The 10V Chamber Test Facility at the Arnold Engineering Development Center (AEDC) is being upgraded to provide a closed-loop capability to assess multi-band electro-optical sensor performance under realistic operational scenarios against evolving threats. This test facility will leverage existing facilities and expertise from several Government agencies including AEDC, Army/AMCOM, and USAF/KHILS to investigate performance issues during ground testing at cryogenic conditions. Radiometrically accurate simulated scenes will be presented to the test article using dual-band infrared point sources, a dual-band infrared emitter array projector, and a visible array projector. Various optical assemblies will be required to project the images from these radiometric source systems onto the sensor aperture.
The infrared point sources will be positioned in the XY plane using two-stage linear translators, which must meet stringent spatial coverage and position accuracy requirements to create realistic closed-loop target motion. A large two-axis steering mirror will simulate sensor line of sight movements for the blackbody sources. A high-speed jitter mirror will simulate high frequency image motion for the emitter arrays. These mirror systems must be vibrationally isolated to minimize the jitter induced in other optical elements.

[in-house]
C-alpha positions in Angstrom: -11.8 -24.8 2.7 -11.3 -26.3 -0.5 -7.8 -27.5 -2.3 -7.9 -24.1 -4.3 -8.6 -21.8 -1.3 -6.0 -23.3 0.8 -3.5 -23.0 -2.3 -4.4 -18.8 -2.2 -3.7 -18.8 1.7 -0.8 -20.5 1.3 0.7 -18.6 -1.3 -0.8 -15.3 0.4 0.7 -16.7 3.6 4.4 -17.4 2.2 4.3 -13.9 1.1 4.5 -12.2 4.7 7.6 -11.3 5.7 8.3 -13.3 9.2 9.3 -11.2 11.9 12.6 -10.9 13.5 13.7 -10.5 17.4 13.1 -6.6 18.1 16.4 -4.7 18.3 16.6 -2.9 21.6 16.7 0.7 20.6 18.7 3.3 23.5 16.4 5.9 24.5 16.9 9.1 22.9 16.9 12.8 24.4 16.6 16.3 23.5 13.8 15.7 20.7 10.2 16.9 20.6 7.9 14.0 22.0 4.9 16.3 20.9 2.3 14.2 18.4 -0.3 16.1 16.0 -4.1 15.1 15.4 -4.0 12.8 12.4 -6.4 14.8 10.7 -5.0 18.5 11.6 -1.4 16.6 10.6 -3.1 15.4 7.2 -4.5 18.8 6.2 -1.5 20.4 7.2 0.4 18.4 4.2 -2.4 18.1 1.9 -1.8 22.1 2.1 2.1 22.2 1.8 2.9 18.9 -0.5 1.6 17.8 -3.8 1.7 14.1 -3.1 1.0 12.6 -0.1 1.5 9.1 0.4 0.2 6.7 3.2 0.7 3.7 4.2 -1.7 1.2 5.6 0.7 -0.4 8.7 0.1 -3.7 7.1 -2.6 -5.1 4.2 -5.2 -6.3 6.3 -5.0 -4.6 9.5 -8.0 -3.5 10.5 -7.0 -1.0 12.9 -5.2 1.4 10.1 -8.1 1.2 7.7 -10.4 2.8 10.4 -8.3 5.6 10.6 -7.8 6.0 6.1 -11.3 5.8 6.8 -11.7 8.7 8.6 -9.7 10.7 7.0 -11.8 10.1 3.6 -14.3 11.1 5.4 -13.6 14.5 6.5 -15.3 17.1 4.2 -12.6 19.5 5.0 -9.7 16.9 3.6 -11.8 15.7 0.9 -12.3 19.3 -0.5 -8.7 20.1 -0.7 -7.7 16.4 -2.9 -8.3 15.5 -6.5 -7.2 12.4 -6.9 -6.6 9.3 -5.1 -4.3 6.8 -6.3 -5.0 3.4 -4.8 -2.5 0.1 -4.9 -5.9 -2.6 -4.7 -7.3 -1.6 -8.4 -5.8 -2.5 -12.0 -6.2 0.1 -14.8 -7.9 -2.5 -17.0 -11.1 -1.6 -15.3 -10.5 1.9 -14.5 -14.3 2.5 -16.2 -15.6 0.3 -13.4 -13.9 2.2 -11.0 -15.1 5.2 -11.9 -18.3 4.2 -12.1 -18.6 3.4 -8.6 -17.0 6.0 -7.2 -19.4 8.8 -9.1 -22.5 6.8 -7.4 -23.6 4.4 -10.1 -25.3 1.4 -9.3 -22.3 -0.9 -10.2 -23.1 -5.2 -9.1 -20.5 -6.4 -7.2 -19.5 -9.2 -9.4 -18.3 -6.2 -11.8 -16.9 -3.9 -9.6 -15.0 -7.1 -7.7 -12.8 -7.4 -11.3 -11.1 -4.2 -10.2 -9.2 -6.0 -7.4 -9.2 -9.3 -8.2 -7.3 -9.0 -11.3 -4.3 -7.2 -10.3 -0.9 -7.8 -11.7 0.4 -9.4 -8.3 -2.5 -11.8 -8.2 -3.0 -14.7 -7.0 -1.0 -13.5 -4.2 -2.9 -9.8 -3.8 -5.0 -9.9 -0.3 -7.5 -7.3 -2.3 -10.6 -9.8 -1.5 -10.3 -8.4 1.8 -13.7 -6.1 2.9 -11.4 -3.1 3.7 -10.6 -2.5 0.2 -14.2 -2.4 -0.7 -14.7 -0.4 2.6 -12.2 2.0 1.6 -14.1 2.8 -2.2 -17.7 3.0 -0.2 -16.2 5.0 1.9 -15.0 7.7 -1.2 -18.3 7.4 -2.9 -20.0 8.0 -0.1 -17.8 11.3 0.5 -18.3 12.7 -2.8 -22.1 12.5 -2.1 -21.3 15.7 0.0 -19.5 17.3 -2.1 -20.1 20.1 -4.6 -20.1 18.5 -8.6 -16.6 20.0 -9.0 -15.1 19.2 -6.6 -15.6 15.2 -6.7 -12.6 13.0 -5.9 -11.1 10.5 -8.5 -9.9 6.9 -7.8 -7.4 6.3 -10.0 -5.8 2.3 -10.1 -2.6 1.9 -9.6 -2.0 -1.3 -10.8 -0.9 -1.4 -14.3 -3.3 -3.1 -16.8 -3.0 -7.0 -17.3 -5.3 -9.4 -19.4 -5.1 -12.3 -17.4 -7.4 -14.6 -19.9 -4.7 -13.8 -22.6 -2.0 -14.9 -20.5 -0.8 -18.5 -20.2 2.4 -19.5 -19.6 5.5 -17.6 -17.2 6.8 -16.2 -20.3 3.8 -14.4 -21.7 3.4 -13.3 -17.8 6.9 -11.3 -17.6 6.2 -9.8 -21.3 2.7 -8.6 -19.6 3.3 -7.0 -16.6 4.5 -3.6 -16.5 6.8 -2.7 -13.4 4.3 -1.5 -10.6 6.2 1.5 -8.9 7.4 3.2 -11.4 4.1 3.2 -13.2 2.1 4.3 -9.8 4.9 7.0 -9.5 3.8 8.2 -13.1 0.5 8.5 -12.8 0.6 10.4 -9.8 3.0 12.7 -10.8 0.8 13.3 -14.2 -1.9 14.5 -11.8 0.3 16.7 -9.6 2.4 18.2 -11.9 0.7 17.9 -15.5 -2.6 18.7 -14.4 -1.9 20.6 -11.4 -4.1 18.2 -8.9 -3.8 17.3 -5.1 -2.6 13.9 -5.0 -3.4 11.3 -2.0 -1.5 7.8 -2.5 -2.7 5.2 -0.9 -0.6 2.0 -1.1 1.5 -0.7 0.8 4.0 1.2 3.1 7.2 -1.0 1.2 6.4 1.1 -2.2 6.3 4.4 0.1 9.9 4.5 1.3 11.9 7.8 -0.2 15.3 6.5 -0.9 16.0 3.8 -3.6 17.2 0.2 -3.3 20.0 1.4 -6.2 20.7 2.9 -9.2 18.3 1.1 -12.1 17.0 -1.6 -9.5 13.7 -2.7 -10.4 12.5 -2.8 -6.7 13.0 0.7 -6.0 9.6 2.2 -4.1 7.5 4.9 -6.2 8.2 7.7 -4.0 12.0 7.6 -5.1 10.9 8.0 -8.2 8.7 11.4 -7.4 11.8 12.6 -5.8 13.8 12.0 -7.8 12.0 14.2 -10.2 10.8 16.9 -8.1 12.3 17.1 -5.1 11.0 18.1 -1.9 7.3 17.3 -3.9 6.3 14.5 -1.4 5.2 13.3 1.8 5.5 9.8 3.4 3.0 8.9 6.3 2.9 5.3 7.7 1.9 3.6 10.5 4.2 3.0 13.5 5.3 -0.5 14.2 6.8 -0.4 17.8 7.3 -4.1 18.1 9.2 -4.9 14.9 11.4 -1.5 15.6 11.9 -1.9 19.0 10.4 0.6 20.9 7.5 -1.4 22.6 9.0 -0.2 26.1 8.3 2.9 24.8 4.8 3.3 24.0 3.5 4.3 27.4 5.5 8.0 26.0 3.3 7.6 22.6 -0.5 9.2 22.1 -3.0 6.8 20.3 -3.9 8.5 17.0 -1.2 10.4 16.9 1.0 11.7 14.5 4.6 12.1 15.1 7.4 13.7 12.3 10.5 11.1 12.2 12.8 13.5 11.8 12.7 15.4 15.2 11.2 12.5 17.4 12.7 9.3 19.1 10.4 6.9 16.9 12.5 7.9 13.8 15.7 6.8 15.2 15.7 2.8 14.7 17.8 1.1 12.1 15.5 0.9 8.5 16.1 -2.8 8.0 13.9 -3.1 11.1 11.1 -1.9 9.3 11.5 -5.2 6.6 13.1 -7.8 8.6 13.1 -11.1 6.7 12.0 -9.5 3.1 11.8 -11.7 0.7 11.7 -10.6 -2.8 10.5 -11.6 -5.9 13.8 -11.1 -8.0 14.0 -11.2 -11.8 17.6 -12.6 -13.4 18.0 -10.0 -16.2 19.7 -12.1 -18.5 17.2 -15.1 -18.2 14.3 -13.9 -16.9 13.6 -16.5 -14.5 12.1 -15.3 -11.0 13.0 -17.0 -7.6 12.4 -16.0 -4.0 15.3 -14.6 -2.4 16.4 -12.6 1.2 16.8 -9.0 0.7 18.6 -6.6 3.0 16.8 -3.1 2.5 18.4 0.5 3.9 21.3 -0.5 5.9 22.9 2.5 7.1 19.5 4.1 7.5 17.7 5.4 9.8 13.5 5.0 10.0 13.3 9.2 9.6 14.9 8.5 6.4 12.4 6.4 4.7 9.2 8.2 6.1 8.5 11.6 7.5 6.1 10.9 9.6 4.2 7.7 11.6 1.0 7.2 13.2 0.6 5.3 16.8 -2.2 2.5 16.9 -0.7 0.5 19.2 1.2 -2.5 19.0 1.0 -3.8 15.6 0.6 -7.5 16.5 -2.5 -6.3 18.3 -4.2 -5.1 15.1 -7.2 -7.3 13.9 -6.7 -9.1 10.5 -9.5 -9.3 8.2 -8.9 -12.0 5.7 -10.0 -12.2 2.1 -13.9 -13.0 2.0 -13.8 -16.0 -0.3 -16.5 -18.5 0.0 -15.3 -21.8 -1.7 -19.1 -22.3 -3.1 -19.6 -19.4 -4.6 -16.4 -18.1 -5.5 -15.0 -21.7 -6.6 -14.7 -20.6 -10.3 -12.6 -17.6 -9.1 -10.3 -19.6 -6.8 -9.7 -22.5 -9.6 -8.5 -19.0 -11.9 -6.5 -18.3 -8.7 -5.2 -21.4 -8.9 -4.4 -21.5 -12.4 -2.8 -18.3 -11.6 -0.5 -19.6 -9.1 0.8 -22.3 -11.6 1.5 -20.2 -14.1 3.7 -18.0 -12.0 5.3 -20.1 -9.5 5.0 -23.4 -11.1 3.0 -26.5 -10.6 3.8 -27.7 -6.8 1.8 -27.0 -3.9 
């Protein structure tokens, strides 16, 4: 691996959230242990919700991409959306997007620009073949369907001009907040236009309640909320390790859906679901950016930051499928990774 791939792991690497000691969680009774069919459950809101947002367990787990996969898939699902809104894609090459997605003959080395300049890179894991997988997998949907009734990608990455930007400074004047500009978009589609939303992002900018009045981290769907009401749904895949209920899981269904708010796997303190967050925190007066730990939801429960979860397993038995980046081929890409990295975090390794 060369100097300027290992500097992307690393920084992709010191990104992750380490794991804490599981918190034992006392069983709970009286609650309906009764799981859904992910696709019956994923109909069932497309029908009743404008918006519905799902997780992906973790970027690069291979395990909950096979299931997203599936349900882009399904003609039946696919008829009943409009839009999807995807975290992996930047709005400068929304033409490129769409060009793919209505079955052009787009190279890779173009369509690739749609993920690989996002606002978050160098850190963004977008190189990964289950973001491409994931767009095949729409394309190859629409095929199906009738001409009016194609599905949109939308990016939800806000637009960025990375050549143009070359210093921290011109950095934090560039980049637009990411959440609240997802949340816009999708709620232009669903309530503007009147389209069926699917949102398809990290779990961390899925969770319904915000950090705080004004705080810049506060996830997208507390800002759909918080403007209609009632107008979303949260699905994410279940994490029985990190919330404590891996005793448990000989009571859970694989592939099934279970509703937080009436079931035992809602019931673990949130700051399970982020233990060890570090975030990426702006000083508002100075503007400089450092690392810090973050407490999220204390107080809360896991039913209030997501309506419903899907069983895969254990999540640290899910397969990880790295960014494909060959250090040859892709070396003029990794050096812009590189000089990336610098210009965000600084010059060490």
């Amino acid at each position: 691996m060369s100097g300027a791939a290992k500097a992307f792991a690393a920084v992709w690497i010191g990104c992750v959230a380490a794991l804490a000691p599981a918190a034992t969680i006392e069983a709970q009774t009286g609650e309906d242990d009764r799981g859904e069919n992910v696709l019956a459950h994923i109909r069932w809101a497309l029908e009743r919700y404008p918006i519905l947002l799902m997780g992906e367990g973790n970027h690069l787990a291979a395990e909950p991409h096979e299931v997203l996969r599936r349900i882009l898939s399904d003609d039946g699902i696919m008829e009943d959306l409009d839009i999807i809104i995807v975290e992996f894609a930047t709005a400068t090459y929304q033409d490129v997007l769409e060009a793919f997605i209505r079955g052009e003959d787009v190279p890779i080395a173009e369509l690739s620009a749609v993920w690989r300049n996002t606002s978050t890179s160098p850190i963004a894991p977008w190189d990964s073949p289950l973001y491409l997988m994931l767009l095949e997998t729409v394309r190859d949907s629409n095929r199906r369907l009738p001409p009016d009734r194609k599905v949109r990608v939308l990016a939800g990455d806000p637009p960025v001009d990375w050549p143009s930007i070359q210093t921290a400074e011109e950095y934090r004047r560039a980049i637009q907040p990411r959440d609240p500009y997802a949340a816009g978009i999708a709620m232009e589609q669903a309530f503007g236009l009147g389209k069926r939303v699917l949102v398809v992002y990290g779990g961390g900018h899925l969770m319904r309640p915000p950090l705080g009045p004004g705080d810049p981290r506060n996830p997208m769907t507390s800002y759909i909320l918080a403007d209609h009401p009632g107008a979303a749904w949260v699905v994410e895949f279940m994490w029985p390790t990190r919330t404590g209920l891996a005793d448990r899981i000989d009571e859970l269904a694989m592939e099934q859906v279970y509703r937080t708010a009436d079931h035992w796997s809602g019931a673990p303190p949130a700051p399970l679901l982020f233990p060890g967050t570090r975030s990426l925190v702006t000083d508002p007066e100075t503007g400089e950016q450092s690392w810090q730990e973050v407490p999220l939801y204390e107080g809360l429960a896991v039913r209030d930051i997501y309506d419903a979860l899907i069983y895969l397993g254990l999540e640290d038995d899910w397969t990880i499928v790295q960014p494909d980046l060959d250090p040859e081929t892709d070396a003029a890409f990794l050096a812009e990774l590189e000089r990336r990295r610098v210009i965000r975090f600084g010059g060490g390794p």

Narcissus and ghost image effects will be minimized using appropriate fabrication, shielding, and calibration techniques. A multi-spectral calibration and alignment system will be integrated into the facility to ensure proper radiometric and goniometric operation of the various target sources.
The target and optical systems must all meet performance specifications at cryo-vacuum conditions. Code V will be the primary tool used to evaluate wave front error and distortion coating performance for ghosting/polarization/transmission effects, optical manufacturing errors, and energy-on-detector (EOD). Finite element models of the facility will be used to analyze the structural rigidity and dynamics of the components due to the cryogenic environment.